As usual a thought provoking article. I always wonder why culturally backward Muslims (irrespective of their educational background) go to the Western countries. They refuse to blend in and criticize the Western culture they live in. Some of them even openly say that they want to change the western culture and bring their own. This certainly does not sit well with the locals and no wonder many westerners do not want to see the Muslims in their societies. Something very seriously wrong with the Muslims and their thinking round the globe. Psychological and identity crisis? May be it is time to think in terms of being a human rather than in terms of sect, ethnicity, and religion. Muslims will do a better job by recognizing their own shortcomings and backwardness rather than criticizing other cultures and religions.

Shahbaz Asif Tahir
Sep 22, 2013 01:13am

The author does not understand the Arabic language. This is the reason he makes an incorrect analysis about the hijab. In Surah ahzab, Allah Subhana, commands the azwaj e mutaharat, (wives of the last Prophet SAWS), and the believing women to put on the jilbab when they leave their homes. Besides there are some 70 authentic ahadith, (sayings of our beloved Prophet), about the jilbab, and hijab, as obligatory for women. May Allah Subhana, guide us all and teach us the best.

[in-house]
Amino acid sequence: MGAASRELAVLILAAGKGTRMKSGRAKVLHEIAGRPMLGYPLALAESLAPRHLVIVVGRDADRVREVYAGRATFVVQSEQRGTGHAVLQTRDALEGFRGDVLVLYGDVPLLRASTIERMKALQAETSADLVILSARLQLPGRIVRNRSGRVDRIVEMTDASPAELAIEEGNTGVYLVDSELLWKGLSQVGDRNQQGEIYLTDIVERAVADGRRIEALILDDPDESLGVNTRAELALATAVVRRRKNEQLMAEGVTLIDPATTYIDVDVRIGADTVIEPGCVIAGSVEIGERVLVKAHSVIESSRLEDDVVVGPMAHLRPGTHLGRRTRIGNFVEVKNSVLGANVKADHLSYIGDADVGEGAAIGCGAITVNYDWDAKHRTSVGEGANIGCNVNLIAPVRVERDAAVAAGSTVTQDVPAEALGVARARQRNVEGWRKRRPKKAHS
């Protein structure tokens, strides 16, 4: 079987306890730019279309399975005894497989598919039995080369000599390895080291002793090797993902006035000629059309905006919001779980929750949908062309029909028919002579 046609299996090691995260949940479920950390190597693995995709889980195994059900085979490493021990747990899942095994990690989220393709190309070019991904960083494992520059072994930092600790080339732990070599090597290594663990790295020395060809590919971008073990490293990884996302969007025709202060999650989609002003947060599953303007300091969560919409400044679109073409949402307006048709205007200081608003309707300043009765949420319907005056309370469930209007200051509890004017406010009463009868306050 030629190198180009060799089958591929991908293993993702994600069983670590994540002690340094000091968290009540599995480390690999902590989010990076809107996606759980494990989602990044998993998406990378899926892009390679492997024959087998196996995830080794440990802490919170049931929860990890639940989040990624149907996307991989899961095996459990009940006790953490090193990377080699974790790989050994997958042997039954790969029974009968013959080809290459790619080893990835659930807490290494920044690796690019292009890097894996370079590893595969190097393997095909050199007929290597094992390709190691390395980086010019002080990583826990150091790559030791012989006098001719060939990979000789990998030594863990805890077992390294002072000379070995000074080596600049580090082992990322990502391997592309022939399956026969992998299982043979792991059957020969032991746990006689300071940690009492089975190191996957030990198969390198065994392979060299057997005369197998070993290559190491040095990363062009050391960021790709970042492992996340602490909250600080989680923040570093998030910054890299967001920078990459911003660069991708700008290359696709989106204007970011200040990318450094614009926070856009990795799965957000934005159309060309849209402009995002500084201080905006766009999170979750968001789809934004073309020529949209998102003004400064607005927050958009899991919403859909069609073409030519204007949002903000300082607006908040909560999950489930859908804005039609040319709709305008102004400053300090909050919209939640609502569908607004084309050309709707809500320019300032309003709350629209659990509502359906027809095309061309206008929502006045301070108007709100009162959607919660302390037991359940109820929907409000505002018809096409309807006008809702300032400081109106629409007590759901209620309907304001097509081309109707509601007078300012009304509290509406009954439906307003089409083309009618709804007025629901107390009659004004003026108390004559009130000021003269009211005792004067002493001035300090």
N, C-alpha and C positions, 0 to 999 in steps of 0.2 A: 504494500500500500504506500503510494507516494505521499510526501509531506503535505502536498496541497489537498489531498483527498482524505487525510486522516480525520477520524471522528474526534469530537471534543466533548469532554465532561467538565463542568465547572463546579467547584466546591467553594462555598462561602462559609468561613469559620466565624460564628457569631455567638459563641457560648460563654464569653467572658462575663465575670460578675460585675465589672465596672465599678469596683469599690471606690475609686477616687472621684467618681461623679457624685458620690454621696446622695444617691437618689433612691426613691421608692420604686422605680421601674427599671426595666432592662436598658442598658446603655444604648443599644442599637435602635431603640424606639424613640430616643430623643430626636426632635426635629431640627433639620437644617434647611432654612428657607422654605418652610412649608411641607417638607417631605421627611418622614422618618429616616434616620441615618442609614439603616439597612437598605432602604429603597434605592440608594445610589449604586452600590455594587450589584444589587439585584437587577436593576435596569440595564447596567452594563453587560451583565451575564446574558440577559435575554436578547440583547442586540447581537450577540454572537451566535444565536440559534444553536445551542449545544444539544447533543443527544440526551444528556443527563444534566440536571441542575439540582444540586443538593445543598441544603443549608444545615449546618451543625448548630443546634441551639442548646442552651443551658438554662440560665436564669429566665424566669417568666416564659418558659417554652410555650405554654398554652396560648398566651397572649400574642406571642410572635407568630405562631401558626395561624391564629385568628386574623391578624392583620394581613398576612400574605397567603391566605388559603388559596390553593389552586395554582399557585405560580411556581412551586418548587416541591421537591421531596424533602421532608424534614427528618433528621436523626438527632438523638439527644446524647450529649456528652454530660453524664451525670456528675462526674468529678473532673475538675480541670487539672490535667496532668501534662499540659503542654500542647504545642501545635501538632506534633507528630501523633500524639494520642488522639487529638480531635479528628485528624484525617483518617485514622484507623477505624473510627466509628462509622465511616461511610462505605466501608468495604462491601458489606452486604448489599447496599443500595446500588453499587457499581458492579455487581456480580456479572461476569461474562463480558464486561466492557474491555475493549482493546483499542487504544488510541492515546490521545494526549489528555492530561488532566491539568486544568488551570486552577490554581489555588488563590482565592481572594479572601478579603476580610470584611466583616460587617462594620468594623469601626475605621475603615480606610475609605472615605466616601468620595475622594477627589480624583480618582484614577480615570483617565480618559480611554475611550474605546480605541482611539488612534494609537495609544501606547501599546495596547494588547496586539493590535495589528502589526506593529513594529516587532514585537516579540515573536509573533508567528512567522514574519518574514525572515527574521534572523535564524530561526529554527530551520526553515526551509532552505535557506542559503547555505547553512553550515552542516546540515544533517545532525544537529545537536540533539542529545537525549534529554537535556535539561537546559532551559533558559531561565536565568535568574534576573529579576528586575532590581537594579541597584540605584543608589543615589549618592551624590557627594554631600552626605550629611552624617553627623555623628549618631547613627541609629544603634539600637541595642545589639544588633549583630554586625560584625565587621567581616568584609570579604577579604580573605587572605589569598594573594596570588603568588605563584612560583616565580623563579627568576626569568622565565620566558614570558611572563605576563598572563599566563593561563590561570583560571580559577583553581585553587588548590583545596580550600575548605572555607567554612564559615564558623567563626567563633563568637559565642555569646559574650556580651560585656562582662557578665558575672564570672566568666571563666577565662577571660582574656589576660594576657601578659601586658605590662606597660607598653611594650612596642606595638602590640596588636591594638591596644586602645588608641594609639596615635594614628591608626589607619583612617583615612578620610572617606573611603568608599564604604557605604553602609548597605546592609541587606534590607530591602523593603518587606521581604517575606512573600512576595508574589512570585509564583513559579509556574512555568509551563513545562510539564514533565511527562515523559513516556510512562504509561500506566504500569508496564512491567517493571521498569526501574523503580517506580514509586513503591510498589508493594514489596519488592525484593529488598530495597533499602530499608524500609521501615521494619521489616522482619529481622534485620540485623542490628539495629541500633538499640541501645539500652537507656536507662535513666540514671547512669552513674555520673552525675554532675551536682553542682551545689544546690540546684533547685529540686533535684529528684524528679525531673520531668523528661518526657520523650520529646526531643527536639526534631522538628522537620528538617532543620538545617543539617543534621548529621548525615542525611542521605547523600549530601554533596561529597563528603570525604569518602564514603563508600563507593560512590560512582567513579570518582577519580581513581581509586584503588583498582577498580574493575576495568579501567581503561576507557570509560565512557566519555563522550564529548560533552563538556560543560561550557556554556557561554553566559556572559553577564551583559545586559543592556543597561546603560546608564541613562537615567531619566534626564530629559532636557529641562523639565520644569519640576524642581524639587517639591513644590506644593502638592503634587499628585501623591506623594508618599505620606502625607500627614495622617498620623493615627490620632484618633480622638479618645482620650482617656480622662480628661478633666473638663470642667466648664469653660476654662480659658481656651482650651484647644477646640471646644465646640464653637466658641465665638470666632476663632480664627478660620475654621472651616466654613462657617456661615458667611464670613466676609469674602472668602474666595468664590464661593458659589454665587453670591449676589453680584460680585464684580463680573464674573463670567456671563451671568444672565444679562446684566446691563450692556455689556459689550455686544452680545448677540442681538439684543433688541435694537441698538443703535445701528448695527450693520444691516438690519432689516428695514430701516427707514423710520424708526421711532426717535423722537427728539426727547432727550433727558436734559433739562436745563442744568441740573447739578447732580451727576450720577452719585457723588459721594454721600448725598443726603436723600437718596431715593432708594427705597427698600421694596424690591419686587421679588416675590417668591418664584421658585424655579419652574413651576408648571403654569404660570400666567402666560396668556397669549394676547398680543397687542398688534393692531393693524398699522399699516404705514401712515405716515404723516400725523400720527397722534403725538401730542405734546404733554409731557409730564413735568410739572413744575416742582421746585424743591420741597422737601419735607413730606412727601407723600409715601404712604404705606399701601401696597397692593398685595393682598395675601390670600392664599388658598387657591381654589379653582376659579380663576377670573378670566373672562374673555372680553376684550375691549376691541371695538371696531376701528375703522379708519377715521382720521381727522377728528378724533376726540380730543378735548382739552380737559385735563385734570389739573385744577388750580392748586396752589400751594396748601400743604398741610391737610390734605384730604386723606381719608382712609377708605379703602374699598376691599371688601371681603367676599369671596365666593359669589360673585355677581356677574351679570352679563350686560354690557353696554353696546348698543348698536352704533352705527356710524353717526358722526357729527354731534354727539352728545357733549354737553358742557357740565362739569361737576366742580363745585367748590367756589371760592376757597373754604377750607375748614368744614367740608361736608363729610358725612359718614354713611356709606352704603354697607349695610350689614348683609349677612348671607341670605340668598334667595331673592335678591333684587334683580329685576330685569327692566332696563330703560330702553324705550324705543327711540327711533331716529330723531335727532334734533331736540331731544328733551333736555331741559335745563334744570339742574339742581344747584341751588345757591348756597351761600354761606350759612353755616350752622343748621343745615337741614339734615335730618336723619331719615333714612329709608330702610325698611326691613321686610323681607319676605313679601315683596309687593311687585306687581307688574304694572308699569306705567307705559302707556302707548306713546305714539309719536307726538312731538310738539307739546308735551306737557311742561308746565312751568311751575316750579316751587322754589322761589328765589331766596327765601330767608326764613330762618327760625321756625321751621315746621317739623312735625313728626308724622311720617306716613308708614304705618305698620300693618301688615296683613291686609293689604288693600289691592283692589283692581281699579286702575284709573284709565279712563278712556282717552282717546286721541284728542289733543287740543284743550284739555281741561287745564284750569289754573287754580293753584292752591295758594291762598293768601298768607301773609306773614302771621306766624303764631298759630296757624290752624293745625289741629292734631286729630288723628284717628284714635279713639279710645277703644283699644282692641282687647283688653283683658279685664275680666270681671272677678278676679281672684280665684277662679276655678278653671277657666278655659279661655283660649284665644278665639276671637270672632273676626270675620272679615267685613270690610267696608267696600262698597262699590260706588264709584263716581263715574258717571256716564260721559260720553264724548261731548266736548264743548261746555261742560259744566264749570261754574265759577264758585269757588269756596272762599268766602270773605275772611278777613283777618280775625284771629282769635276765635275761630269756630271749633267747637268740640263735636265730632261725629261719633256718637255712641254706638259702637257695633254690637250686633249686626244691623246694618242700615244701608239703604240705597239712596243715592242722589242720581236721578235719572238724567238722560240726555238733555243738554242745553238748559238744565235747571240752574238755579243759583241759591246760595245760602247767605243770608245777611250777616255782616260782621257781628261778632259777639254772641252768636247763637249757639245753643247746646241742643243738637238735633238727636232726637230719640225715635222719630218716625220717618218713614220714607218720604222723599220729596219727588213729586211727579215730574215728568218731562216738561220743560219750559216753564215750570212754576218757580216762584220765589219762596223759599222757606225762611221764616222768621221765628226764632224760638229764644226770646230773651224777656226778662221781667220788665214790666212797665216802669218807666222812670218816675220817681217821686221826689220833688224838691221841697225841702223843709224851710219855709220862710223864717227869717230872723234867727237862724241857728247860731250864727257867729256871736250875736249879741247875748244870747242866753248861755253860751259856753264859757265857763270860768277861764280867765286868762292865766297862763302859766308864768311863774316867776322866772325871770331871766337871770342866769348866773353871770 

Parvez
Sep 22, 2013 02:38am

In Pakistan the woman covers herself as a means to protect herself. In the West ( say England ) women cover themselves as a gesture of ' wearing your religion on your sleeve ...... an in your face statement '. Both really have nothing to do with religion.........but then with us Pakistanis everything has to do with religion..........and religion is the worse off for it.

DB
Sep 22, 2013 03:56am

I am a liberal, and a convert who resides in the USA. I too feel as though what a woman chooses to wear should be based upon HER own decision. I have absolutely no problem with that. There is no compulsion in Islam. However, there should be some sense of safety for all those women who choose niqab or burqa. I live in a diverse community with many Islamic countries represented. Some women wear hijab, some niqab, some burqa, and some with dupatta. Fine. Her choice. I have no problem. What I DO HAVE a problem with is women who choose to drive a la burqa or niqab. I'm not just talking about vehicles here, I am also talking about shopping carts too. If one wants to increase their purdah...GREAT! Just quit running into my legs with your trolleys because your niqab prevents proper visual/spacial ability, running over your toddlers because you can't readily see them, and to the 2 burqa clad women who nearly drove over me in the parking lot and took out my car's side mirror because you "couldn't see"...please I beg you...decrease your purdah while driving/shopping. PLEASE!!!!

Addy
Sep 22, 2013 05:29am

Here's a solution: enforce the concept of "age of consent". Parents should not be able to impose a religious dress code before a prescribed age limit.

SiddharthaShastri
Sep 22, 2013 06:38am

"In most cases, this attire is worn more as a badge of identity than a religious duty."